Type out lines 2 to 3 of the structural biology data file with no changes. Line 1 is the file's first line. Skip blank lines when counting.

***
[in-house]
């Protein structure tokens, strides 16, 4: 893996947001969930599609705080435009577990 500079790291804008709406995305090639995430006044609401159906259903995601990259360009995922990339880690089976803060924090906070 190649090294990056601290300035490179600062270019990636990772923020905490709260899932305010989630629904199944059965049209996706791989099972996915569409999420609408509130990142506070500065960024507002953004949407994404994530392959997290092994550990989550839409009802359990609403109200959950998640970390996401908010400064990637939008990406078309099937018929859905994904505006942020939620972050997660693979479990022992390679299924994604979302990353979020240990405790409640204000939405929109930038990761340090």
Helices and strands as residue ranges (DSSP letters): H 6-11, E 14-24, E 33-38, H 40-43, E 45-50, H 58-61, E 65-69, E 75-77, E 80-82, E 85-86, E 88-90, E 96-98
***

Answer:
């Protein structure tokens, strides 16, 4: 893996947001969930599609705080435009577990 500079790291804008709406995305090639995430006044609401159906259903995601990259360009995922990339880690089976803060924090906070 190649090294990056601290300035490179600062270019990636990772923020905490709260899932305010989630629904199944059965049209996706791989099972996915569409999420609408509130990142506070500065960024507002953004949407994404994530392959997290092994550990989550839409009802359990609403109200959950998640970390996401908010400064990637939008990406078309099937018929859905994904505006942020939620972050997660693979479990022992390679299924994604979302990353979020240990405790409640204000939405929109930038990761340090």
Helices and strands as residue ranges (DSSP letters): H 6-11, E 14-24, E 33-38, H 40-43, E 45-50, H 58-61, E 65-69, E 75-77, E 80-82, E 85-86, E 88-90, E 96-98